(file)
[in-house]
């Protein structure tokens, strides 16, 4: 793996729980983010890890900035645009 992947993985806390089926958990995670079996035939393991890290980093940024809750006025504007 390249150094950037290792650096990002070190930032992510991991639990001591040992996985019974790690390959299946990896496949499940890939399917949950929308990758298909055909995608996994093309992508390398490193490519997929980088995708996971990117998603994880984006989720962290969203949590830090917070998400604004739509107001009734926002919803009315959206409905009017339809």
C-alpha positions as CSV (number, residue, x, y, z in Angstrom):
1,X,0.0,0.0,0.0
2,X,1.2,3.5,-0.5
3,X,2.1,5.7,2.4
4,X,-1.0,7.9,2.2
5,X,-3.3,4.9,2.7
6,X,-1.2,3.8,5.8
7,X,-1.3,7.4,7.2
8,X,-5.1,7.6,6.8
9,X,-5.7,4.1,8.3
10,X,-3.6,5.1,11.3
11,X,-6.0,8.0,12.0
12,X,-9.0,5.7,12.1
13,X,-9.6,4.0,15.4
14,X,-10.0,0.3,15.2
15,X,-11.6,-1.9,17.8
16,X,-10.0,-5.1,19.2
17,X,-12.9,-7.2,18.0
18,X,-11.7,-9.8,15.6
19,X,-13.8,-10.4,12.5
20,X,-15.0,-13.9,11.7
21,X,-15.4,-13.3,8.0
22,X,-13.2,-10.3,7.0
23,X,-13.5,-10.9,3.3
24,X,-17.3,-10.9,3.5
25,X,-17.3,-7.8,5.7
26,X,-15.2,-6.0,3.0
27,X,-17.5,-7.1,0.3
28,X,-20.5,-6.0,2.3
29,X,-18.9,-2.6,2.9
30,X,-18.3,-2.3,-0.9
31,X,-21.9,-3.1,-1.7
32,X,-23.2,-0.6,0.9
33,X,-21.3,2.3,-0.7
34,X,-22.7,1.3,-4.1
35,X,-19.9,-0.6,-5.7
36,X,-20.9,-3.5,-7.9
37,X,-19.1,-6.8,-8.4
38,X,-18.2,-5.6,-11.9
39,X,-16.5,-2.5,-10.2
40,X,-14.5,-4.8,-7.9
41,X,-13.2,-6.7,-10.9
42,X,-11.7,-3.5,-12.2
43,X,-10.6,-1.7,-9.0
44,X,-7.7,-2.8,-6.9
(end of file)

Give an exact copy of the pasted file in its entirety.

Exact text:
[in-house]
């Protein structure tokens, strides 16, 4: 793996729980983010890890900035645009 992947993985806390089926958990995670079996035939393991890290980093940024809750006025504007 390249150094950037290792650096990002070190930032992510991991639990001591040992996985019974790690390959299946990896496949499940890939399917949950929308990758298909055909995608996994093309992508390398490193490519997929980088995708996971990117998603994880984006989720962290969203949590830090917070998400604004739509107001009734926002919803009315959206409905009017339809």
C-alpha positions as CSV (number, residue, x, y, z in Angstrom):
1,X,0.0,0.0,0.0
2,X,1.2,3.5,-0.5
3,X,2.1,5.7,2.4
4,X,-1.0,7.9,2.2
5,X,-3.3,4.9,2.7
6,X,-1.2,3.8,5.8
7,X,-1.3,7.4,7.2
8,X,-5.1,7.6,6.8
9,X,-5.7,4.1,8.3
10,X,-3.6,5.1,11.3
11,X,-6.0,8.0,12.0
12,X,-9.0,5.7,12.1
13,X,-9.6,4.0,15.4
14,X,-10.0,0.3,15.2
15,X,-11.6,-1.9,17.8
16,X,-10.0,-5.1,19.2
17,X,-12.9,-7.2,18.0
18,X,-11.7,-9.8,15.6
19,X,-13.8,-10.4,12.5
20,X,-15.0,-13.9,11.7
21,X,-15.4,-13.3,8.0
22,X,-13.2,-10.3,7.0
23,X,-13.5,-10.9,3.3
24,X,-17.3,-10.9,3.5
25,X,-17.3,-7.8,5.7
26,X,-15.2,-6.0,3.0
27,X,-17.5,-7.1,0.3
28,X,-20.5,-6.0,2.3
29,X,-18.9,-2.6,2.9
30,X,-18.3,-2.3,-0.9
31,X,-21.9,-3.1,-1.7
32,X,-23.2,-0.6,0.9
33,X,-21.3,2.3,-0.7
34,X,-22.7,1.3,-4.1
35,X,-19.9,-0.6,-5.7
36,X,-20.9,-3.5,-7.9
37,X,-19.1,-6.8,-8.4
38,X,-18.2,-5.6,-11.9
39,X,-16.5,-2.5,-10.2
40,X,-14.5,-4.8,-7.9
41,X,-13.2,-6.7,-10.9
42,X,-11.7,-3.5,-12.2
43,X,-10.6,-1.7,-9.0
44,X,-7.7,-2.8,-6.9